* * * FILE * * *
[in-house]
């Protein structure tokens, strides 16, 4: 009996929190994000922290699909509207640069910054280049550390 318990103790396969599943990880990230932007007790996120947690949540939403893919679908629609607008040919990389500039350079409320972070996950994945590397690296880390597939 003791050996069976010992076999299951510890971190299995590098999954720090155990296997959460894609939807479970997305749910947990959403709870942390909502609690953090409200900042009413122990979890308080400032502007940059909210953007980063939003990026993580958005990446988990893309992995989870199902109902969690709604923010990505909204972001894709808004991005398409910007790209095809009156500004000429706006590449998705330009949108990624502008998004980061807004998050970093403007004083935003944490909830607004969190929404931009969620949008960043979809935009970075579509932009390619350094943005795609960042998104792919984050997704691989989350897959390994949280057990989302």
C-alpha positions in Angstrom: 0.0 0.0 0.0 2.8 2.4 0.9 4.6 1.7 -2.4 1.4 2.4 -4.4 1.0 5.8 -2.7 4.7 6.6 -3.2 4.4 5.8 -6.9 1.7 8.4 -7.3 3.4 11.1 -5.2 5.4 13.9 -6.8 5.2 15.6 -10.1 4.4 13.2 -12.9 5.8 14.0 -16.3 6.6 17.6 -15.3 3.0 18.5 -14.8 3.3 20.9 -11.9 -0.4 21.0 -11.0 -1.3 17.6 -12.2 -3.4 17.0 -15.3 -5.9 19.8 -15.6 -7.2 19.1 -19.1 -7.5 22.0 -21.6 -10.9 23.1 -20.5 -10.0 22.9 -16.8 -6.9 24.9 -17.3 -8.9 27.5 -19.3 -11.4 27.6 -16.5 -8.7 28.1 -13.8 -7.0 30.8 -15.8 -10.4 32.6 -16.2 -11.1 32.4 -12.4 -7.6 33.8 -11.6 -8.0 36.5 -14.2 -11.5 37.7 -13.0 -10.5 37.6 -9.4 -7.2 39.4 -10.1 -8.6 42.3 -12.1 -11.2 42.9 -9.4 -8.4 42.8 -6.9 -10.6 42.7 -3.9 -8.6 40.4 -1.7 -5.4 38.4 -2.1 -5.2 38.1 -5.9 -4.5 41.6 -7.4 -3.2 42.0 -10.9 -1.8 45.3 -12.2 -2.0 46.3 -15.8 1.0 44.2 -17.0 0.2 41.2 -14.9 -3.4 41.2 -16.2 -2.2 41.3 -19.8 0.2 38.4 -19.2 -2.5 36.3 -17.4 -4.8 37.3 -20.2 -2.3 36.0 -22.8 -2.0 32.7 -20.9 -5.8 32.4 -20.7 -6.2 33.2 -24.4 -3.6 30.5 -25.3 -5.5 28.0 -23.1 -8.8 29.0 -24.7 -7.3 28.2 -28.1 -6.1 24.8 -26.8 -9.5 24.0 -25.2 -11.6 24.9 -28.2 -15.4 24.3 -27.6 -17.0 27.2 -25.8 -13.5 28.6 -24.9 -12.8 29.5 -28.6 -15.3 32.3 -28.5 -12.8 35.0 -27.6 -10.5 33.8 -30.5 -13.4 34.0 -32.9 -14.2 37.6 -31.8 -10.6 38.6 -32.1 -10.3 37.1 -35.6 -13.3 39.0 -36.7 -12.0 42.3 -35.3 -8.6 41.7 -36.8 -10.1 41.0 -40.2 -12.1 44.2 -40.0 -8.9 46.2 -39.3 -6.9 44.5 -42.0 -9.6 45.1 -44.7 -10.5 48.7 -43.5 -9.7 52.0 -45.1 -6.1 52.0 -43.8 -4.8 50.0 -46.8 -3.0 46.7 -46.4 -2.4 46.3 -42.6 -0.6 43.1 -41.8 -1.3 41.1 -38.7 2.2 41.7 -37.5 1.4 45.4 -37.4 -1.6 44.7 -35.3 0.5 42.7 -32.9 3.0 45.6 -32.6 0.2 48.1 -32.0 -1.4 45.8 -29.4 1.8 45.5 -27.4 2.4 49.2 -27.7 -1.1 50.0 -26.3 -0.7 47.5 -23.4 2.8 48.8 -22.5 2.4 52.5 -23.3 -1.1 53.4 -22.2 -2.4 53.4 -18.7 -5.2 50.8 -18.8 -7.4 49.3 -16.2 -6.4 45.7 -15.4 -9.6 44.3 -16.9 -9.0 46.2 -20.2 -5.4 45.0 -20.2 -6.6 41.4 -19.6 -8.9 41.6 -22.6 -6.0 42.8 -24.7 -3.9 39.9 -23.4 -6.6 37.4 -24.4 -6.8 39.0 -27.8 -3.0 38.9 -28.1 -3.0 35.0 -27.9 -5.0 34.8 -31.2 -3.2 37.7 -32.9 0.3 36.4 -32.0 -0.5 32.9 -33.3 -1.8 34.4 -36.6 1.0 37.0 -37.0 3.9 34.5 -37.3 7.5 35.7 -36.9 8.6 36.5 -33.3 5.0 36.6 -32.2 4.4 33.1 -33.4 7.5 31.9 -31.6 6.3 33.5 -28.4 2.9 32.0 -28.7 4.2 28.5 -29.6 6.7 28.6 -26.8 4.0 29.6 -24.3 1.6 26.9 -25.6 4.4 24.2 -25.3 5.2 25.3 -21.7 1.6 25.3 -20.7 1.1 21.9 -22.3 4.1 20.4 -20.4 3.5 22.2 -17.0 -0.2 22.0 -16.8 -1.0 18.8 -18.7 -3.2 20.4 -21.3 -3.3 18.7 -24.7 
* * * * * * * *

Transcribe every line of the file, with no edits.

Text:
[in-house]
């Protein structure tokens, strides 16, 4: 009996929190994000922290699909509207640069910054280049550390 318990103790396969599943990880990230932007007790996120947690949540939403893919679908629609607008040919990389500039350079409320972070996950994945590397690296880390597939 003791050996069976010992076999299951510890971190299995590098999954720090155990296997959460894609939807479970997305749910947990959403709870942390909502609690953090409200900042009413122990979890308080400032502007940059909210953007980063939003990026993580958005990446988990893309992995989870199902109902969690709604923010990505909204972001894709808004991005398409910007790209095809009156500004000429706006590449998705330009949108990624502008998004980061807004998050970093403007004083935003944490909830607004969190929404931009969620949008960043979809935009970075579509932009390619350094943005795609960042998104792919984050997704691989989350897959390994949280057990989302």
C-alpha positions in Angstrom: 0.0 0.0 0.0 2.8 2.4 0.9 4.6 1.7 -2.4 1.4 2.4 -4.4 1.0 5.8 -2.7 4.7 6.6 -3.2 4.4 5.8 -6.9 1.7 8.4 -7.3 3.4 11.1 -5.2 5.4 13.9 -6.8 5.2 15.6 -10.1 4.4 13.2 -12.9 5.8 14.0 -16.3 6.6 17.6 -15.3 3.0 18.5 -14.8 3.3 20.9 -11.9 -0.4 21.0 -11.0 -1.3 17.6 -12.2 -3.4 17.0 -15.3 -5.9 19.8 -15.6 -7.2 19.1 -19.1 -7.5 22.0 -21.6 -10.9 23.1 -20.5 -10.0 22.9 -16.8 -6.9 24.9 -17.3 -8.9 27.5 -19.3 -11.4 27.6 -16.5 -8.7 28.1 -13.8 -7.0 30.8 -15.8 -10.4 32.6 -16.2 -11.1 32.4 -12.4 -7.6 33.8 -11.6 -8.0 36.5 -14.2 -11.5 37.7 -13.0 -10.5 37.6 -9.4 -7.2 39.4 -10.1 -8.6 42.3 -12.1 -11.2 42.9 -9.4 -8.4 42.8 -6.9 -10.6 42.7 -3.9 -8.6 40.4 -1.7 -5.4 38.4 -2.1 -5.2 38.1 -5.9 -4.5 41.6 -7.4 -3.2 42.0 -10.9 -1.8 45.3 -12.2 -2.0 46.3 -15.8 1.0 44.2 -17.0 0.2 41.2 -14.9 -3.4 41.2 -16.2 -2.2 41.3 -19.8 0.2 38.4 -19.2 -2.5 36.3 -17.4 -4.8 37.3 -20.2 -2.3 36.0 -22.8 -2.0 32.7 -20.9 -5.8 32.4 -20.7 -6.2 33.2 -24.4 -3.6 30.5 -25.3 -5.5 28.0 -23.1 -8.8 29.0 -24.7 -7.3 28.2 -28.1 -6.1 24.8 -26.8 -9.5 24.0 -25.2 -11.6 24.9 -28.2 -15.4 24.3 -27.6 -17.0 27.2 -25.8 -13.5 28.6 -24.9 -12.8 29.5 -28.6 -15.3 32.3 -28.5 -12.8 35.0 -27.6 -10.5 33.8 -30.5 -13.4 34.0 -32.9 -14.2 37.6 -31.8 -10.6 38.6 -32.1 -10.3 37.1 -35.6 -13.3 39.0 -36.7 -12.0 42.3 -35.3 -8.6 41.7 -36.8 -10.1 41.0 -40.2 -12.1 44.2 -40.0 -8.9 46.2 -39.3 -6.9 44.5 -42.0 -9.6 45.1 -44.7 -10.5 48.7 -43.5 -9.7 52.0 -45.1 -6.1 52.0 -43.8 -4.8 50.0 -46.8 -3.0 46.7 -46.4 -2.4 46.3 -42.6 -0.6 43.1 -41.8 -1.3 41.1 -38.7 2.2 41.7 -37.5 1.4 45.4 -37.4 -1.6 44.7 -35.3 0.5 42.7 -32.9 3.0 45.6 -32.6 0.2 48.1 -32.0 -1.4 45.8 -29.4 1.8 45.5 -27.4 2.4 49.2 -27.7 -1.1 50.0 -26.3 -0.7 47.5 -23.4 2.8 48.8 -22.5 2.4 52.5 -23.3 -1.1 53.4 -22.2 -2.4 53.4 -18.7 -5.2 50.8 -18.8 -7.4 49.3 -16.2 -6.4 45.7 -15.4 -9.6 44.3 -16.9 -9.0 46.2 -20.2 -5.4 45.0 -20.2 -6.6 41.4 -19.6 -8.9 41.6 -22.6 -6.0 42.8 -24.7 -3.9 39.9 -23.4 -6.6 37.4 -24.4 -6.8 39.0 -27.8 -3.0 38.9 -28.1 -3.0 35.0 -27.9 -5.0 34.8 -31.2 -3.2 37.7 -32.9 0.3 36.4 -32.0 -0.5 32.9 -33.3 -1.8 34.4 -36.6 1.0 37.0 -37.0 3.9 34.5 -37.3 7.5 35.7 -36.9 8.6 36.5 -33.3 5.0 36.6 -32.2 4.4 33.1 -33.4 7.5 31.9 -31.6 6.3 33.5 -28.4 2.9 32.0 -28.7 4.2 28.5 -29.6 6.7 28.6 -26.8 4.0 29.6 -24.3 1.6 26.9 -25.6 4.4 24.2 -25.3 5.2 25.3 -21.7 1.6 25.3 -20.7 1.1 21.9 -22.3 4.1 20.4 -20.4 3.5 22.2 -17.0 -0.2 22.0 -16.8 -1.0 18.8 -18.7 -3.2 20.4 -21.3 -3.3 18.7 -24.7 